09 May 2013

...Reflective Practice

Reflective practice is a well-documented approach to learning, which can help professionals understand and deal with the complex and dynamic nature of their experiences. However there is a crucial distinction to be made between, let me call it 'learning from experience' and reflective practice. This difference can often be missed by those new to reflective practices or those engaging in it, as part of a mandatory learning programme, for example. But before I address that, let me take a moment to share the experts' words on the subject of reflective practice - a little nod to the theory...
Critical reflective practice is:

Recapturing and evaluating experience (Boud et al, 1985).

Challenging the status quo through identification of assumptions about successful practice (Ghaye & Ghaye, 1998).

“A process which brings about some... fairly permanent change of behaviour or way of thinking” (Turnet-Bisset, 2001, p.55).

Analyzing concrete experience in order to enable abstract conceptualization which informs active experimentation (Osterman & Kottkamp 2004).

“A dynamic process…" towards improved, higher-quality practices (Pollard, 2008, p.17).

More recent developments in reflective practice have consolidated the concepts and refined practical approaches, in terms of the needs of contemporary professional practitioners. The following themes have been emerging:

  • Looking forwards – involving projection and planning in the process
  • Focusing on strengths – amplifying positives rather than dwelling on problems
  • Developing a state of mind – so that reflection becomes an ongoing constituent of practice / embedded mindfulness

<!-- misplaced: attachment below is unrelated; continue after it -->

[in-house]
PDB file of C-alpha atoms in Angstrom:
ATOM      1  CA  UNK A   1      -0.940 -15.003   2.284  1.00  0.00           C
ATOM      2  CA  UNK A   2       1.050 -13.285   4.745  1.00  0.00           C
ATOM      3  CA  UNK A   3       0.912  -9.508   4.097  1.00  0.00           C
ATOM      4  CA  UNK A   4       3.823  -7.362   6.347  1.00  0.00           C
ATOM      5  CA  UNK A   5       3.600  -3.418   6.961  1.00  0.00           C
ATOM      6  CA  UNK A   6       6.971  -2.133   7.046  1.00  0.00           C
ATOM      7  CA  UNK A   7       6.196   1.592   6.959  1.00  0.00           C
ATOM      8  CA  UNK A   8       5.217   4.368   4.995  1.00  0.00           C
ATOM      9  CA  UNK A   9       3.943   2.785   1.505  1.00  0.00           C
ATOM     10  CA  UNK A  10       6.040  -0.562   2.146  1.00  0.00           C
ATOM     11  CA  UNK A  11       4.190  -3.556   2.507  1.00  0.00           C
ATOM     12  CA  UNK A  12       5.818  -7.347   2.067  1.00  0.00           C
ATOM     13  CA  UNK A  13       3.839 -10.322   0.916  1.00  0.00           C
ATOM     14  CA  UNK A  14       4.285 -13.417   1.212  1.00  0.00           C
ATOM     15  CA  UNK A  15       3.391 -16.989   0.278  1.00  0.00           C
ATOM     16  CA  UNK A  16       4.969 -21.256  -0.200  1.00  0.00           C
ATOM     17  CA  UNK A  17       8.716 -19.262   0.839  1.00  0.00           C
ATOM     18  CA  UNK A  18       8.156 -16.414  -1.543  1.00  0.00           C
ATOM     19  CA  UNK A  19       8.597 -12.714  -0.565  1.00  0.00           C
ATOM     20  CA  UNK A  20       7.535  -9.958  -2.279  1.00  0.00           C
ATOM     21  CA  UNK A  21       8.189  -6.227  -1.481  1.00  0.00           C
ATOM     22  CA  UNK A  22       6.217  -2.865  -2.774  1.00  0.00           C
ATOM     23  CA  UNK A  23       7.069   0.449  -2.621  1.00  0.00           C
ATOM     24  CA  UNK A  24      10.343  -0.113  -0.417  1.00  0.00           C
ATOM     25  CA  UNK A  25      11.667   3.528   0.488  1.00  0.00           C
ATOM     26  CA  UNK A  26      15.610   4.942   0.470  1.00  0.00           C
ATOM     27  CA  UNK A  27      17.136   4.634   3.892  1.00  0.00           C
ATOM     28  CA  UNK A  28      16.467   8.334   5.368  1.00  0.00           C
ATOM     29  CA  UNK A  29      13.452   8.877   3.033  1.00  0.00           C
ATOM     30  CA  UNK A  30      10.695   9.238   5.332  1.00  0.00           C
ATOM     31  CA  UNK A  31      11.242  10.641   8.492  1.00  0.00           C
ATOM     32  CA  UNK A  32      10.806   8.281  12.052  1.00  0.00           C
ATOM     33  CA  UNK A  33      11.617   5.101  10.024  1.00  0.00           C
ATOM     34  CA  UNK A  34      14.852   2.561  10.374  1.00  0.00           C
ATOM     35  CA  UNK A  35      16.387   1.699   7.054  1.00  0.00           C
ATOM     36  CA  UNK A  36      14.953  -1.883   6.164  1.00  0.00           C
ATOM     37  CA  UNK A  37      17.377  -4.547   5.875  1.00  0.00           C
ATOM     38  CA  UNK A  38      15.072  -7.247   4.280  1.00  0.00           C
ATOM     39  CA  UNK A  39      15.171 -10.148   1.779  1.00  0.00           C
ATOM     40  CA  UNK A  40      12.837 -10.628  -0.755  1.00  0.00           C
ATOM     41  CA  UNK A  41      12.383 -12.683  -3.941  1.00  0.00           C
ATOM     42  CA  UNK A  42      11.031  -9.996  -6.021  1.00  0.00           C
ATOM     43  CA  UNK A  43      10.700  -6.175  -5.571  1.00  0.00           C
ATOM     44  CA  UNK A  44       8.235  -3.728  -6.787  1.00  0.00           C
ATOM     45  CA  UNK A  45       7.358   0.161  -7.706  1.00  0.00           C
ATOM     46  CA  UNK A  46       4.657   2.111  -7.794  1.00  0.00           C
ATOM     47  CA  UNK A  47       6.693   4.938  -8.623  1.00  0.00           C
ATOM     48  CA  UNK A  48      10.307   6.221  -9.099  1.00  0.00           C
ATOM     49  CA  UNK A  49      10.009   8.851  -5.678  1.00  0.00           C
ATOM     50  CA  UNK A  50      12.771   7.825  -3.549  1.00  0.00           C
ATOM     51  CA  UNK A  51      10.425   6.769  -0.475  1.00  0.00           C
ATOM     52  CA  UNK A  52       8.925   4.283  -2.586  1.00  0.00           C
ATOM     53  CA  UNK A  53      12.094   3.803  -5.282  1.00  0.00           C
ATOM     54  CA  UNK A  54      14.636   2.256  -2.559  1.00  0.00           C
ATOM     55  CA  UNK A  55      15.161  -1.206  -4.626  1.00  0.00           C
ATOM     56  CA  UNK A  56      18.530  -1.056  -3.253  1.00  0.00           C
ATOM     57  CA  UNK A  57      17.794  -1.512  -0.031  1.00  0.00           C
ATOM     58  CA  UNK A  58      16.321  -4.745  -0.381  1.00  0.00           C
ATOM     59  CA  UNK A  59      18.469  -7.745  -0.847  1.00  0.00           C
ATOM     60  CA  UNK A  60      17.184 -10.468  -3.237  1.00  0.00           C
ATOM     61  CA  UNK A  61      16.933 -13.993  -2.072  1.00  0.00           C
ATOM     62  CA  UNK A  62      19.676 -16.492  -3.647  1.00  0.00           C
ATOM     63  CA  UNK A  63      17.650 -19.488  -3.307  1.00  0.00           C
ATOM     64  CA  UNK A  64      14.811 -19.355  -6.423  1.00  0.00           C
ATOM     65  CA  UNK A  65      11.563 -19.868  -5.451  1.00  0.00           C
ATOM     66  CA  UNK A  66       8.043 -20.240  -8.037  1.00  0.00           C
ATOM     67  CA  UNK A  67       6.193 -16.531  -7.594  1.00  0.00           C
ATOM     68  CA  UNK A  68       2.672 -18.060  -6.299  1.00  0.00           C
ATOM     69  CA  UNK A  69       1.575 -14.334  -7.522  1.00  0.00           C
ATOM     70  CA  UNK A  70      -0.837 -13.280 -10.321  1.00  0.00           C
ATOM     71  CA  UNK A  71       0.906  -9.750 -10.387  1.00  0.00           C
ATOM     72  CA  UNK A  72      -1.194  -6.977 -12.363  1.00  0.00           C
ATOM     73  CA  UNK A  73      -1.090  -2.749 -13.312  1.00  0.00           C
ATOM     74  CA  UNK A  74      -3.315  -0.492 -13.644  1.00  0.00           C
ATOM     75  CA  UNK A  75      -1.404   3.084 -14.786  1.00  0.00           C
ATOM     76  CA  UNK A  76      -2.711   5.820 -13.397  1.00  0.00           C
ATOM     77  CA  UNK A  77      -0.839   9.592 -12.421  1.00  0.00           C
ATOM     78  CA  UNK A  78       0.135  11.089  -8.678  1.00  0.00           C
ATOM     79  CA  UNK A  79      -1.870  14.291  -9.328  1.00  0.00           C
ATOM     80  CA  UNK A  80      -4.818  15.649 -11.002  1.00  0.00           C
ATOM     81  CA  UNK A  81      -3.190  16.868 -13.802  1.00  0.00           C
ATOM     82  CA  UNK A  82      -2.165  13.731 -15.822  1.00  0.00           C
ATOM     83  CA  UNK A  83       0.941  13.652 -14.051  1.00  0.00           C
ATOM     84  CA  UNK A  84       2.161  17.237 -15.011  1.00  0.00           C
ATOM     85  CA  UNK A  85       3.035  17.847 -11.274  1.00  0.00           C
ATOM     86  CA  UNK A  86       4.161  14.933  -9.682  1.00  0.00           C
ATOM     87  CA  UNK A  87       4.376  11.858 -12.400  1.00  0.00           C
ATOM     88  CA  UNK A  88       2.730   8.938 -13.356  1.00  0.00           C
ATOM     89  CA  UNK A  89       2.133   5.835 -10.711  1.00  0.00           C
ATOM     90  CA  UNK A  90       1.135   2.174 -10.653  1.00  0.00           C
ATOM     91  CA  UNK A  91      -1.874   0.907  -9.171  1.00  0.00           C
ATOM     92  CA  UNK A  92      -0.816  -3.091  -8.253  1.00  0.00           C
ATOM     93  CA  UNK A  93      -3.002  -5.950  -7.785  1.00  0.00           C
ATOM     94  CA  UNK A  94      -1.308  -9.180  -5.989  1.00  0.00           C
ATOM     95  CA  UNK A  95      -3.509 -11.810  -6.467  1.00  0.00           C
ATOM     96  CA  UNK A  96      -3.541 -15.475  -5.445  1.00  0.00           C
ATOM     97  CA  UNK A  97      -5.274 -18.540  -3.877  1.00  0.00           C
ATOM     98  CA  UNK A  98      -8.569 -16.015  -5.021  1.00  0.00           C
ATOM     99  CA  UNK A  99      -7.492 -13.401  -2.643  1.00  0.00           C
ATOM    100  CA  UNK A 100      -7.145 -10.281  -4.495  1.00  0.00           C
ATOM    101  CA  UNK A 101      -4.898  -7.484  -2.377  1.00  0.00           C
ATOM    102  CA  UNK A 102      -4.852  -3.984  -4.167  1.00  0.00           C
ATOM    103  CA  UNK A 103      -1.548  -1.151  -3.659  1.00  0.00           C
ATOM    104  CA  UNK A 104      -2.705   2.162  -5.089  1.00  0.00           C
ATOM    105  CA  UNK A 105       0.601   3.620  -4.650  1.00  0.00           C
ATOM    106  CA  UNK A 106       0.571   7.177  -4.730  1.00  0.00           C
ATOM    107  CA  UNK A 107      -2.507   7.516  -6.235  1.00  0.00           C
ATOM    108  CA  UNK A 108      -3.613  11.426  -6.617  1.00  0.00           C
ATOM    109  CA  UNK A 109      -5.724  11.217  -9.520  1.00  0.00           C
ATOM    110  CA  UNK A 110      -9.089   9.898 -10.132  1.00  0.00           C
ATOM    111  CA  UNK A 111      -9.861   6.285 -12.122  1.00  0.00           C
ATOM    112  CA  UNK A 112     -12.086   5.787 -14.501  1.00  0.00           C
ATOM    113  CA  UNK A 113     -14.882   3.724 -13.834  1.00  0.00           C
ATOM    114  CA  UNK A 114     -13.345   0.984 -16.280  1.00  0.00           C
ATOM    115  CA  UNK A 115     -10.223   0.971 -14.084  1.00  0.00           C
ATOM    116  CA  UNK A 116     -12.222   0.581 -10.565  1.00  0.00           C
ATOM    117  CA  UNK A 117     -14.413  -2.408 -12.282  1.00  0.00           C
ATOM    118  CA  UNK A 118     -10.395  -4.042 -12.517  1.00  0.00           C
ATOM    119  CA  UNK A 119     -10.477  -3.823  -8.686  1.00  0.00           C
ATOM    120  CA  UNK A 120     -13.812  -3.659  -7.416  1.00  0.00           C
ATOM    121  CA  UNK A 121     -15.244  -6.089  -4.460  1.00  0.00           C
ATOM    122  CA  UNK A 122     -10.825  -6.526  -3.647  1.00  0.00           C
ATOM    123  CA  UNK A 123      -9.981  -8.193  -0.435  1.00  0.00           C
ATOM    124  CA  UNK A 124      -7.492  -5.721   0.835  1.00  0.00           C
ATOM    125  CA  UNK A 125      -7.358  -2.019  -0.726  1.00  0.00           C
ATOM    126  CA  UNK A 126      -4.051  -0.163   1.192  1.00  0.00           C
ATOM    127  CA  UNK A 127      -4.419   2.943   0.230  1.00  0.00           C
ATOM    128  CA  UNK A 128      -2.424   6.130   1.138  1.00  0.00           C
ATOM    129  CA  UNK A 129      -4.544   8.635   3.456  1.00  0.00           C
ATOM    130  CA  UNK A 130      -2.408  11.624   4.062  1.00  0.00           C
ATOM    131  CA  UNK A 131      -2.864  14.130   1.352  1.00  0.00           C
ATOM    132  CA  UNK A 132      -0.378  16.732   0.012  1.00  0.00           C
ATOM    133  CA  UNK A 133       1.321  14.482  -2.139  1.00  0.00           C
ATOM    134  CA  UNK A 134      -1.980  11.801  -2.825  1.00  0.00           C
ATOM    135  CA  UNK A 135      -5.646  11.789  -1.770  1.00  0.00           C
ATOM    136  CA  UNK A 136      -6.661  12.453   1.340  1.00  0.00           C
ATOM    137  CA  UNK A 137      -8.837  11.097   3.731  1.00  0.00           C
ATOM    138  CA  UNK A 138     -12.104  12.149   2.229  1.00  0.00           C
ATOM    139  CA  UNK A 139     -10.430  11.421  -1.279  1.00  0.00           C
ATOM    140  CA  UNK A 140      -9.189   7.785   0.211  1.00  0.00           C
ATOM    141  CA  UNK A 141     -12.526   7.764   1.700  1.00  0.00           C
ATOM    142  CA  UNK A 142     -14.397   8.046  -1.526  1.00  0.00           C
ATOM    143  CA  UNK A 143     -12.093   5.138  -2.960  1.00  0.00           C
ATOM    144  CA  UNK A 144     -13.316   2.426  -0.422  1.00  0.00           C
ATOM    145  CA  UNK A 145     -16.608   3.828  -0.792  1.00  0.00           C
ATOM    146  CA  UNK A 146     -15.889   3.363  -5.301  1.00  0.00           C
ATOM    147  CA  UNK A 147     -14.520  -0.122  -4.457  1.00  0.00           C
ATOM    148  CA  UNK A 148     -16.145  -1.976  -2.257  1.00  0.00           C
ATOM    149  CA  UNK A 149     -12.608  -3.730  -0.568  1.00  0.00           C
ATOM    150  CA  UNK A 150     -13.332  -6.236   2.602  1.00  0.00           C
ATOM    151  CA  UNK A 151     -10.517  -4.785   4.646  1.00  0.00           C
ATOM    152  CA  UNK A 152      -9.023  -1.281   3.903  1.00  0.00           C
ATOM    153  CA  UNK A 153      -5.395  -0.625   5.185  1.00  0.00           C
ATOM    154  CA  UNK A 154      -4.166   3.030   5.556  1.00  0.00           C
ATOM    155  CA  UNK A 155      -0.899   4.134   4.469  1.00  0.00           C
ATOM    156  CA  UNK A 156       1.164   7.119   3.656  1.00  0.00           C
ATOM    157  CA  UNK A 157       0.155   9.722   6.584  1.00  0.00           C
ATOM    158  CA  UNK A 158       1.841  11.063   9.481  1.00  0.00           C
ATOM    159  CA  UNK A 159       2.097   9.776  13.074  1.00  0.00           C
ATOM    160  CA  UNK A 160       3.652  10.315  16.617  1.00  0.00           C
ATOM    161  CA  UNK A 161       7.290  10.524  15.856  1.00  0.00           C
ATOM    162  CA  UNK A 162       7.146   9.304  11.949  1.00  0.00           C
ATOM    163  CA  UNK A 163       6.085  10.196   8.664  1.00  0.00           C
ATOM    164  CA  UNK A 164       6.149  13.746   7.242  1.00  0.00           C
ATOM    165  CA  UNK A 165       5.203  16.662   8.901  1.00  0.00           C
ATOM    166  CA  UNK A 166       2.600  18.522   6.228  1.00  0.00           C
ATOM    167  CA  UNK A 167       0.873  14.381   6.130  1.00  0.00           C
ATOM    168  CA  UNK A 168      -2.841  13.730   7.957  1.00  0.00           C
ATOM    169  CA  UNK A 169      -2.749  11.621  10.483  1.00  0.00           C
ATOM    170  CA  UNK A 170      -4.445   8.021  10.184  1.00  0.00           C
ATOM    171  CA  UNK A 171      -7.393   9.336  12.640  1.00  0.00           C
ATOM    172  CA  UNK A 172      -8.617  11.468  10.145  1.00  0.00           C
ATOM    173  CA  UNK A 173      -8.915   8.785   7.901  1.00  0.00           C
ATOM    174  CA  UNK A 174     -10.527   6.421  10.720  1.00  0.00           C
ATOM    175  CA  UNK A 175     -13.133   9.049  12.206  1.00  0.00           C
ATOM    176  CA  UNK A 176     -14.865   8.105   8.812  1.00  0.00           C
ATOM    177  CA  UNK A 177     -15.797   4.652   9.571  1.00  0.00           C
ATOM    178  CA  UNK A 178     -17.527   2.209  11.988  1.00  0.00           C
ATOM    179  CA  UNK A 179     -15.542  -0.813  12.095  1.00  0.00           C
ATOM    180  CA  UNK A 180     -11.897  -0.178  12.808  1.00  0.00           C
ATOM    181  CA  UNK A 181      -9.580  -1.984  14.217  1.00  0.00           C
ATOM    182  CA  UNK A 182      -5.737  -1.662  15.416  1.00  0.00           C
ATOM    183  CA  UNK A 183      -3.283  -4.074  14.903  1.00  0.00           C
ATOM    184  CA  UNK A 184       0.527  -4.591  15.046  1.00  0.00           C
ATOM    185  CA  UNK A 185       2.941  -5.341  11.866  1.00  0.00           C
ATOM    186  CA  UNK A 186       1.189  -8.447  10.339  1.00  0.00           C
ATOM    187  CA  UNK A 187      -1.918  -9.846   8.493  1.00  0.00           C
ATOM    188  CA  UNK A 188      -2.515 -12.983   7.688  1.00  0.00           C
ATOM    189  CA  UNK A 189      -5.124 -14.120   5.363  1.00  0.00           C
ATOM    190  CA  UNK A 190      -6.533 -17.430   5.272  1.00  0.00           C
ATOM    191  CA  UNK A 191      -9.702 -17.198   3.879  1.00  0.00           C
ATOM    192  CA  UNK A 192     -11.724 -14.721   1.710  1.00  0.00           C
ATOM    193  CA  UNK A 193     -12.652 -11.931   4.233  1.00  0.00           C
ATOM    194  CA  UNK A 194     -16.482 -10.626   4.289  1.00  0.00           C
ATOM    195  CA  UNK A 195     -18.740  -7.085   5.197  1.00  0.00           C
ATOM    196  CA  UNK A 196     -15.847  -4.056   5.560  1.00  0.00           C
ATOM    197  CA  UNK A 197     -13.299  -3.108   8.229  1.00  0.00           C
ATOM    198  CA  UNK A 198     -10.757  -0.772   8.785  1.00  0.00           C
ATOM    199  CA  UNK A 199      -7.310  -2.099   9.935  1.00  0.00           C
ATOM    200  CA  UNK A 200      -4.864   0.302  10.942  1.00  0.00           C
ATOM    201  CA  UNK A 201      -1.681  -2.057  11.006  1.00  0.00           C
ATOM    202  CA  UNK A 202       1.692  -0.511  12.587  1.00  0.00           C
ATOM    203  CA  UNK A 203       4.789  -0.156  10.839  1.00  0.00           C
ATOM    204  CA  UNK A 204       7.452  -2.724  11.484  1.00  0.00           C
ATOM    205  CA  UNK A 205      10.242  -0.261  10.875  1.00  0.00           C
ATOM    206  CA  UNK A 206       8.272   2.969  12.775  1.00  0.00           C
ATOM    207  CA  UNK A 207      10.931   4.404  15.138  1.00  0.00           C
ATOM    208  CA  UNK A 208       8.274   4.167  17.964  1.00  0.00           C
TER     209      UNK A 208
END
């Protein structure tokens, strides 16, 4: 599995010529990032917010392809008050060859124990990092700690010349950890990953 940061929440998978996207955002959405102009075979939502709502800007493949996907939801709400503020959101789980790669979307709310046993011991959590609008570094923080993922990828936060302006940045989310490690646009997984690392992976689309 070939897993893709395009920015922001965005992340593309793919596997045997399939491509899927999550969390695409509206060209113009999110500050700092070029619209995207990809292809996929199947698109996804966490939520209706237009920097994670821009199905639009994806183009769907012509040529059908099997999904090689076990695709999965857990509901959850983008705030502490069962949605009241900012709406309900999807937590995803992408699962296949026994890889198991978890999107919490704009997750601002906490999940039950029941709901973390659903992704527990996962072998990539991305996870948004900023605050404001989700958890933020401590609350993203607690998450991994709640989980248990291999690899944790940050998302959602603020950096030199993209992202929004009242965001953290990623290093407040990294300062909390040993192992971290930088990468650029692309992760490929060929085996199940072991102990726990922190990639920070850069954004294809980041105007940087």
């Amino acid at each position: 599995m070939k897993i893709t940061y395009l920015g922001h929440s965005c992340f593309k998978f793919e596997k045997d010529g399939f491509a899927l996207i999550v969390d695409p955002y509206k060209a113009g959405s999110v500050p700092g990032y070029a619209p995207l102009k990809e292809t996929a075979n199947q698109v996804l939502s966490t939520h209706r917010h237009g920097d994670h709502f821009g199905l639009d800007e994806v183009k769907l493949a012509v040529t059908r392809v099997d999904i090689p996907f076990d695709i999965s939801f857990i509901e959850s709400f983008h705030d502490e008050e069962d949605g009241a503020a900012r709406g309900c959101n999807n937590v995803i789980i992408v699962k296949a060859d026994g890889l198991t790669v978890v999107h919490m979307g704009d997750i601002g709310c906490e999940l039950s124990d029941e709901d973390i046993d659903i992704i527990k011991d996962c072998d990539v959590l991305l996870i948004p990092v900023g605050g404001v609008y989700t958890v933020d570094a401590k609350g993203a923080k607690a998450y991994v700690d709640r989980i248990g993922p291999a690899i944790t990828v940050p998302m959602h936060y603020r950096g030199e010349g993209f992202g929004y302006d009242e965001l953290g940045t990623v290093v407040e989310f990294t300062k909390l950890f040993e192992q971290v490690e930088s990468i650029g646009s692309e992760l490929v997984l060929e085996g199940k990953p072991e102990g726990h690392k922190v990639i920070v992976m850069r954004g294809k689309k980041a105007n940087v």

• Reflexivity – making the distinction between simply remembering and learning to analyse (Bolton 2010; Ghaye 2011).

So, the broad themes are in place and, as I will address in other posts, various frameworks exist to support successful development and application of reflective practice in the workplace. But if this sounds overly simple, it is partly because a key idea is missing from this overview - a crucial aspect of the reflective practice landscape which transforms it into a powerful learning tool. Reflective practice must include an honest, introspective critique of ourselves, which challenges our views, values and core beliefs. Unless this takes place 'we simply reinforce existing patterns and tendencies' (Tripp, 2012), which will inhibit learning and progress.

And this is the distinction which effective reflective practitioners must be aware of. Engaging in single-loop learning allows us to alter our practices and to achieve new goals. This is sufficient for some people - 'I've thought about it; I'll do it like this/differently/better next time.' But double-loop learning allows us to understand and reshape the context of our practices, and the concepts which define the goals we aim for (see Argyris & Schon, 1974).

References and further reading

Argyris, C and Schön, D. (1974) Theory in Practice: increasing professional effectiveness. London; California: Jossey-Bass

Bolton, G. (2010) Reflective Practice: writing & professional development (3rd ed.) London: Sage.

Boud, D., Keogh, R. and Walker, D. (ed.) (1985) Reflection: Turning Experience into Learning.  Abingdon: Routledge Falmer.

Ghaye, A. and Ghaye K. (1998) Teaching and Learning through Critical Reflective Practice. London: David Fulton.

Ghaye, T (2011) Teaching and learning through reflective practice : a practical guide for positive action (2nd ed.) New York : Routledge

Osterman, K. & Kottkamp, R. (2004) Reflective practice for educators: Professional development to improve student learning (2nd edn.) California: Corwin Press.

Pollard A. (2008), Reflective Teaching (3rd ed.) London; New York: Continuum

Tripp, D. (2012) Critical Incidents in Teaching: Developing Professional Judgement. London; New York: Routledge Falmer

Turner Bisset, R. (2001) Expert Teaching. London: David Fulton

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Regards, DJA